From March 9, 2017, to March 16, 2017, the United States Oil ETF (USO) fell 1.6%. In the trailing week, WTI (West Texas Intermediate) crude oil (DBO) (USL) (OIIL) April futures fell 1.1%. USO is meant to track active crude oil futures.
Does USO track crude oil futures well?
On February 11, 2016, crude oil active futures hit a 12-year low. USO rose ~29.6% from February 11, 2016, to March 16, 2017. During that period, crude oil active futures rose 86%.
From June 20, 2014, to March 16, 2017, USO fell ~73.7%, while crude oil active futures fell 54.5%. The nearly two-year downturn in crude oil prices started from their peak on June 20, 2014.
The above numbers show USO’s lower returns compared to crude oil active futures. The fund’s lower returns have been due to the small losses it has suffered while rolling its exposure to crude oil active futures. Active futures are higher in price than expiring futures contracts in the fund. Due to this contango structure in the futures market, USO has underperformed crude oil for the past few years.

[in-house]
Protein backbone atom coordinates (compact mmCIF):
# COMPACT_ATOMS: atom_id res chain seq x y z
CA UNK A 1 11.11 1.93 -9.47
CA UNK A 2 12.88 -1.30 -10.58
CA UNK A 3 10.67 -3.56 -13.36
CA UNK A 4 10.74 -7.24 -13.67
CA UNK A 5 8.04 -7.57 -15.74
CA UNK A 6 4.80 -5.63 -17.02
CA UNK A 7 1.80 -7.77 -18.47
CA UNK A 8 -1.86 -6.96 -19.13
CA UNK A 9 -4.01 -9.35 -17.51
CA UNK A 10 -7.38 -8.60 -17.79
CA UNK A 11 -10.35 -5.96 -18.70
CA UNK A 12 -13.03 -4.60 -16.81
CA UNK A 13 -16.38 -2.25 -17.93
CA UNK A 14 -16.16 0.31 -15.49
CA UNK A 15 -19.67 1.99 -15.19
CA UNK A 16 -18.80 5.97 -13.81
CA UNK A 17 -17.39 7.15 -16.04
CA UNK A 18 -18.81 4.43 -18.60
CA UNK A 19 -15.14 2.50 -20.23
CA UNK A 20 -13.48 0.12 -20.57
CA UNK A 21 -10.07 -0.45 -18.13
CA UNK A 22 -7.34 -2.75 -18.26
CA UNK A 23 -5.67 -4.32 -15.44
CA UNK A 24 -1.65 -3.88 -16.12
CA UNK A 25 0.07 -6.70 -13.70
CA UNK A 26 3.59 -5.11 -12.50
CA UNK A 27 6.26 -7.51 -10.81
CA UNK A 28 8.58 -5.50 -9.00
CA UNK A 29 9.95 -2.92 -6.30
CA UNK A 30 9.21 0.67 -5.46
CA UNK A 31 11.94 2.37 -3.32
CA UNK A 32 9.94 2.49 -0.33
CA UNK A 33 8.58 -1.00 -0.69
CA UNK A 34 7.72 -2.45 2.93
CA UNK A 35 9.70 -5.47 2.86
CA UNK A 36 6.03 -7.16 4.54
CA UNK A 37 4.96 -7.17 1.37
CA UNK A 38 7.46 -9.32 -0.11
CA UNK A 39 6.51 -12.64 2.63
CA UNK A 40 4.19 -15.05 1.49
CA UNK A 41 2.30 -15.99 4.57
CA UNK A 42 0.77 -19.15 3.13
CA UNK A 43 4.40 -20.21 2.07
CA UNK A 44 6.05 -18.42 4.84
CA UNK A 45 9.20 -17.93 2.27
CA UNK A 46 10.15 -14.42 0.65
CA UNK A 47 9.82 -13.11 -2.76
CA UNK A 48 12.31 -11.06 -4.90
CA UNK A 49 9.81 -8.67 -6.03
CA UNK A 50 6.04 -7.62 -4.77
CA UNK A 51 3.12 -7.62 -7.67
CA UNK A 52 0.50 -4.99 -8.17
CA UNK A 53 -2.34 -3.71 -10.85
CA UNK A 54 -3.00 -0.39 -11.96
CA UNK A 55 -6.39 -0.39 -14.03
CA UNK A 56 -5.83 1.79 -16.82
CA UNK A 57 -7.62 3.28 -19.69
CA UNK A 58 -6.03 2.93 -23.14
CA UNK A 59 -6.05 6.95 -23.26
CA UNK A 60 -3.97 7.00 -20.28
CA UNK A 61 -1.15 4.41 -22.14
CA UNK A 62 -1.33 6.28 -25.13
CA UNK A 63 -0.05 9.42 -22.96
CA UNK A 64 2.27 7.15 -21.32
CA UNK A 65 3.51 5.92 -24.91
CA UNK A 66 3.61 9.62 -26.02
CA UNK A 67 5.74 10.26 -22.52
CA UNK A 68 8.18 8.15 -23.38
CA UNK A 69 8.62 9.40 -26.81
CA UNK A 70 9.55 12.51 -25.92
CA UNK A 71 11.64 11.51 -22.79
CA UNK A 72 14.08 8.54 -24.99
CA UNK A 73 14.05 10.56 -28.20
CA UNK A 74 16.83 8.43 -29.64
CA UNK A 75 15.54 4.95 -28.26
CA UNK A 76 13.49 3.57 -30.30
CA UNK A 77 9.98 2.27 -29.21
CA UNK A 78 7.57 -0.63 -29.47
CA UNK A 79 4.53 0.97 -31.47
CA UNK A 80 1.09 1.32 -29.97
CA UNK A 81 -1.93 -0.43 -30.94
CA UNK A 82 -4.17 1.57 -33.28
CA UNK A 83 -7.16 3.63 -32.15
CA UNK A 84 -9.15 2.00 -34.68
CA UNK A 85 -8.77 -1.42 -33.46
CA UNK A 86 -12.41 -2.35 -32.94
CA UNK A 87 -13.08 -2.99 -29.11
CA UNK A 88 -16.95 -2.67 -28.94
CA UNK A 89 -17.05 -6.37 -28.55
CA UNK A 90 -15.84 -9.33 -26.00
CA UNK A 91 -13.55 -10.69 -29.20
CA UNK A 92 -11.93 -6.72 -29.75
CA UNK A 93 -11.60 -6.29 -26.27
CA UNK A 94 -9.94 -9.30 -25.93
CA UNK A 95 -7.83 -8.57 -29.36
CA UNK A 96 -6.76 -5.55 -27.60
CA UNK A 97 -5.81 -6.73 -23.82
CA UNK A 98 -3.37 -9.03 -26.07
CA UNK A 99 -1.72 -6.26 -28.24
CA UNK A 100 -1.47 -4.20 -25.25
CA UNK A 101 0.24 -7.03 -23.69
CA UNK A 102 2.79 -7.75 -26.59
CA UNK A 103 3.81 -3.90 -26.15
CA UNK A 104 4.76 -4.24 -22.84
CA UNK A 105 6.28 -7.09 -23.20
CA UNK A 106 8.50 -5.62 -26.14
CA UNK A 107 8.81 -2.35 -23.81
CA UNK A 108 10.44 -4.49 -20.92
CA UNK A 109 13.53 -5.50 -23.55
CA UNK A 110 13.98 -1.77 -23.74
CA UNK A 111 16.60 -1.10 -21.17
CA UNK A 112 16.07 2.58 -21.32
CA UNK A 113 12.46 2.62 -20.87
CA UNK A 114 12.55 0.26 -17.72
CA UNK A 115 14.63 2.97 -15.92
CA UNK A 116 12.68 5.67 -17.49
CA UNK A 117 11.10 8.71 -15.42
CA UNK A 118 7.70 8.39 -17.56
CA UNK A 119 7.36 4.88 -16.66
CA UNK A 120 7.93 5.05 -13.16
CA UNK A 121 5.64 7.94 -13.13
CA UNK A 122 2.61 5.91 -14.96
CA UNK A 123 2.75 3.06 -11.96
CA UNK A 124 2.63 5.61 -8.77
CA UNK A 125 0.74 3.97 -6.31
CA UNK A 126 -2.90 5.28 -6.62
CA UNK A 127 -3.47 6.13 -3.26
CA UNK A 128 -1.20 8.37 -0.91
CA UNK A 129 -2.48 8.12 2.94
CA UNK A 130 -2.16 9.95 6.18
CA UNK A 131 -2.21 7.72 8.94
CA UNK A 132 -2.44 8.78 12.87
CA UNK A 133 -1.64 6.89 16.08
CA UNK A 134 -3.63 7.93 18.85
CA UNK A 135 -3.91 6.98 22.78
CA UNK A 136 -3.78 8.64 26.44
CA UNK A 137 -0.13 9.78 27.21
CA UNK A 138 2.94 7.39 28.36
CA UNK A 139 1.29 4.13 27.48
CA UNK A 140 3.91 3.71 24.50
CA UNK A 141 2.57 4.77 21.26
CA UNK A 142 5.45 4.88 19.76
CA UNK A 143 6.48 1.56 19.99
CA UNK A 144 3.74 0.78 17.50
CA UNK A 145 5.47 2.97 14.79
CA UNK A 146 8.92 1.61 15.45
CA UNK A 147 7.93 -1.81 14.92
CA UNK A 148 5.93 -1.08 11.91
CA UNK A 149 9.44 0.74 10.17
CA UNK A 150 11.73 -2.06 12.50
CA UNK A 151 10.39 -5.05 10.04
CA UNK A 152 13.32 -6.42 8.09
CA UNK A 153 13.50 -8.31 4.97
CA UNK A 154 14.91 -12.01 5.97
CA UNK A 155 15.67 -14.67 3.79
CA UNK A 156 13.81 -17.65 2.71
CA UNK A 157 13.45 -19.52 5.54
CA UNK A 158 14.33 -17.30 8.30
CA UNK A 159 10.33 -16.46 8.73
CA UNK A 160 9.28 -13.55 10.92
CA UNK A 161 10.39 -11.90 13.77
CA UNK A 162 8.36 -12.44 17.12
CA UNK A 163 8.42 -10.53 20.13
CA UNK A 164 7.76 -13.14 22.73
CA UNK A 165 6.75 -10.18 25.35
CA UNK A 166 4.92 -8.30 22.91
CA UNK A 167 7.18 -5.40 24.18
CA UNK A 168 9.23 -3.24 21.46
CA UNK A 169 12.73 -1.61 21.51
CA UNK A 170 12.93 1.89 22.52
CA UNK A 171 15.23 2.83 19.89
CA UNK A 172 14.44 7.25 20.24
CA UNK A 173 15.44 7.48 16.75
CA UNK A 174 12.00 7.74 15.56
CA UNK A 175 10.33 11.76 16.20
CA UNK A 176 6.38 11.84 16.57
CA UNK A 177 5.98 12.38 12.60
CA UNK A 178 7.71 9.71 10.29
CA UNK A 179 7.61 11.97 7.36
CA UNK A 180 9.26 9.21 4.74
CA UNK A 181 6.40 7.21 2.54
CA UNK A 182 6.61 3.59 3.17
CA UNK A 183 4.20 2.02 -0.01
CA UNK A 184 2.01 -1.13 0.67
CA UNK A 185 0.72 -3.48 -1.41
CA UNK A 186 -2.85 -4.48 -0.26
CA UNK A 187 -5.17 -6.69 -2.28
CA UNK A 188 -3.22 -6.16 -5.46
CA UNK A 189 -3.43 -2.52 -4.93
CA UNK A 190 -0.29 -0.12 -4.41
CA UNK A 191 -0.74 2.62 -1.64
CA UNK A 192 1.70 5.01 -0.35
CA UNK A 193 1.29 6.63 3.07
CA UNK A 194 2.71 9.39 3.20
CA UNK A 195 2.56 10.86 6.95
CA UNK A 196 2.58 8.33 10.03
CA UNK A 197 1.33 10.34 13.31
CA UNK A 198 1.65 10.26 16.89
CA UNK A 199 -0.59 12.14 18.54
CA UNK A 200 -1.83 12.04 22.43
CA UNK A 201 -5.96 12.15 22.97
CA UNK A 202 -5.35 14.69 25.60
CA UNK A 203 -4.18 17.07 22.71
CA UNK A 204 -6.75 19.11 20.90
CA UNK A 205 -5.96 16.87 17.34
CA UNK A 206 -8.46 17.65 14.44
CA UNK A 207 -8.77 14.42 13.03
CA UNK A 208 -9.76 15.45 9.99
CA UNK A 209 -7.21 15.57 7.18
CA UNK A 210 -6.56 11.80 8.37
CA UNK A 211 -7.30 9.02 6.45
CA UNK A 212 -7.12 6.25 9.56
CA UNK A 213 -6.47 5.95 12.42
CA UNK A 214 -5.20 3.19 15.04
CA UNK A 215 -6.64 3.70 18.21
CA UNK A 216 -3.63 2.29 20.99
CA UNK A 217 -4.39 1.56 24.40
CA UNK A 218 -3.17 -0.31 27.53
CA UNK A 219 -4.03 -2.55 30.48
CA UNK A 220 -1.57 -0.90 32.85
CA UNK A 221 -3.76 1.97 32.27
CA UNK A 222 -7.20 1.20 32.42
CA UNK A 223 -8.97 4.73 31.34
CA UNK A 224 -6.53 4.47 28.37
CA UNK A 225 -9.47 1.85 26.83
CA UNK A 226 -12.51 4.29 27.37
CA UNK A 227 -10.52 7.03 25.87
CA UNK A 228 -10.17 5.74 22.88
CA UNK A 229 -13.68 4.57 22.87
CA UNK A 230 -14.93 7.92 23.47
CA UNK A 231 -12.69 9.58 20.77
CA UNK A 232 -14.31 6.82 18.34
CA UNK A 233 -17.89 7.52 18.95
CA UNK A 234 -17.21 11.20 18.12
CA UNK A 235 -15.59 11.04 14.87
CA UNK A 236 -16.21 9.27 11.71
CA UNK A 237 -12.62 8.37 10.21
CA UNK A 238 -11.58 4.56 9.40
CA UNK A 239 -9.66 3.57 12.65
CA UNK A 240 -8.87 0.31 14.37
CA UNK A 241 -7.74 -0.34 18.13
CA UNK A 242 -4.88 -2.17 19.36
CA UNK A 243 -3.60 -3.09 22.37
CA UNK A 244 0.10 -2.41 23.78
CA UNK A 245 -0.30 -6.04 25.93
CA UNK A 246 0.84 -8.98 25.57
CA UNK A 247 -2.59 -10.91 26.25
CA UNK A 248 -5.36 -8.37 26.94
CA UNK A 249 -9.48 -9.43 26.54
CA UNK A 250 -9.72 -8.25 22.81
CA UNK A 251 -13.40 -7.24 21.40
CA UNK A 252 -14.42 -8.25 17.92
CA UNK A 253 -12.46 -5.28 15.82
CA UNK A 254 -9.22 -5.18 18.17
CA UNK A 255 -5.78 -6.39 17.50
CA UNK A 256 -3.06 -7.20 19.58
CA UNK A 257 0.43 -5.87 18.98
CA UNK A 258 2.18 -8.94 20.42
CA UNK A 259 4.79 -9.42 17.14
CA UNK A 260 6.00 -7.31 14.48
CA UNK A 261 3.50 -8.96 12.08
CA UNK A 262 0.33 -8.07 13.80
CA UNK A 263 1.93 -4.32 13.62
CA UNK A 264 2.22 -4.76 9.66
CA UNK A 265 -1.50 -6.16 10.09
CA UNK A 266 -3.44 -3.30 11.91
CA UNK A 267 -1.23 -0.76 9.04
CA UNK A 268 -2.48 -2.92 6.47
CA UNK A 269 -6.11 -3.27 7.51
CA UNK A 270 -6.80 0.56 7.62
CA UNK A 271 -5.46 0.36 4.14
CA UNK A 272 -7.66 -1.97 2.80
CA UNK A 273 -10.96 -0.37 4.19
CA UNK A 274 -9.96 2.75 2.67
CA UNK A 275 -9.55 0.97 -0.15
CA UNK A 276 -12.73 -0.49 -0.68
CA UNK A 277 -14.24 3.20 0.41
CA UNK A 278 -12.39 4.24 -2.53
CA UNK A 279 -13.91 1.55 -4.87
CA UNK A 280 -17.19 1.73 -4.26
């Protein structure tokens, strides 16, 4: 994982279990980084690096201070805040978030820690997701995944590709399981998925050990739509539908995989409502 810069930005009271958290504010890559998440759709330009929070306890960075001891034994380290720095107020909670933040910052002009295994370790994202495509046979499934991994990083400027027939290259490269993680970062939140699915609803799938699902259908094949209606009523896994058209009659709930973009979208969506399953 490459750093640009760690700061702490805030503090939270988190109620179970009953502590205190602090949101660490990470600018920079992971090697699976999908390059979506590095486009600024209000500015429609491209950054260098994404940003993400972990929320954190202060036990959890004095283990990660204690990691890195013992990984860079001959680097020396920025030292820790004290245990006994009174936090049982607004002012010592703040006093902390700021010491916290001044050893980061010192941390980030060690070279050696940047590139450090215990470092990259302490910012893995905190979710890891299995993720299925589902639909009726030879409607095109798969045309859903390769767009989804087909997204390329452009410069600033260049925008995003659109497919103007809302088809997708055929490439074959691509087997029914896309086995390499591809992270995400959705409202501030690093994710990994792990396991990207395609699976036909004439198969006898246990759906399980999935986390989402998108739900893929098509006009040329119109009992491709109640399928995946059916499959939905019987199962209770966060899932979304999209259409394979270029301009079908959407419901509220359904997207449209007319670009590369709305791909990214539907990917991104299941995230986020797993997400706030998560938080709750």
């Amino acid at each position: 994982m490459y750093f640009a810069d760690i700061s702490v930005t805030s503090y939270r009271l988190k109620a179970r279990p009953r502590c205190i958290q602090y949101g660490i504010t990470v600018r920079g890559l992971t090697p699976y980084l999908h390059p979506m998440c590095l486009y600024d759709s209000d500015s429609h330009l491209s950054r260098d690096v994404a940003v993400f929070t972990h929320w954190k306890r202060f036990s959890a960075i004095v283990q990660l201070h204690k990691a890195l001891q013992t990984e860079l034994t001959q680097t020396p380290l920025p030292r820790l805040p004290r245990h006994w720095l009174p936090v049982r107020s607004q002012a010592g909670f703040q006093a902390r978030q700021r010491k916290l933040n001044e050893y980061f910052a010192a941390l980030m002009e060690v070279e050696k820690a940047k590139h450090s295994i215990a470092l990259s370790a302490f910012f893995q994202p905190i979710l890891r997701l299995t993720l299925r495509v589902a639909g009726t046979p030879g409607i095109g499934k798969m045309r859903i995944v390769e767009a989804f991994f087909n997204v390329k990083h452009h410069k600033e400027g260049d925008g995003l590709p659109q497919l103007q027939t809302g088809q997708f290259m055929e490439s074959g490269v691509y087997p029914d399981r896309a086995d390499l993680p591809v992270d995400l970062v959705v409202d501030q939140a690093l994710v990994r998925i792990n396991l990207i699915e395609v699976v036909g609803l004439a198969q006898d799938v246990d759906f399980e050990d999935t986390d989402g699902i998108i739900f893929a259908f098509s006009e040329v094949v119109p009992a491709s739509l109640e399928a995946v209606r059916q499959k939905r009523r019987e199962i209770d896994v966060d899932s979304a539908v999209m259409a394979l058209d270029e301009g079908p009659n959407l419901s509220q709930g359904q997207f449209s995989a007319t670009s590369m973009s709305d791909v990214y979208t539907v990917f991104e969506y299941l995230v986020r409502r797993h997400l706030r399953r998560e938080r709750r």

Energy sector exposure
For exposure to the energy sector, you might want to look at energy ETFs that invest in oil and gas stocks. Such ETFs could be alternatives to ETFs that offer direct exposure to energy prices such as USO. Some energy ETFs include the following:
- the Energy Select Sector SPDR ETF (XLE)
- the PowerShares DWA Energy Momentum ETF (PXI)
- the Vanguard Energy ETF (VDE)
- the iShares US Energy ETF (IYE)
- the Fidelity MSCI Energy ETF (FENY)
- the SPDR S&P Oil & Gas Exploration & Production ETF (XOP)
Now let’s take a look at UNG’s performance compared to that of natural gas futures.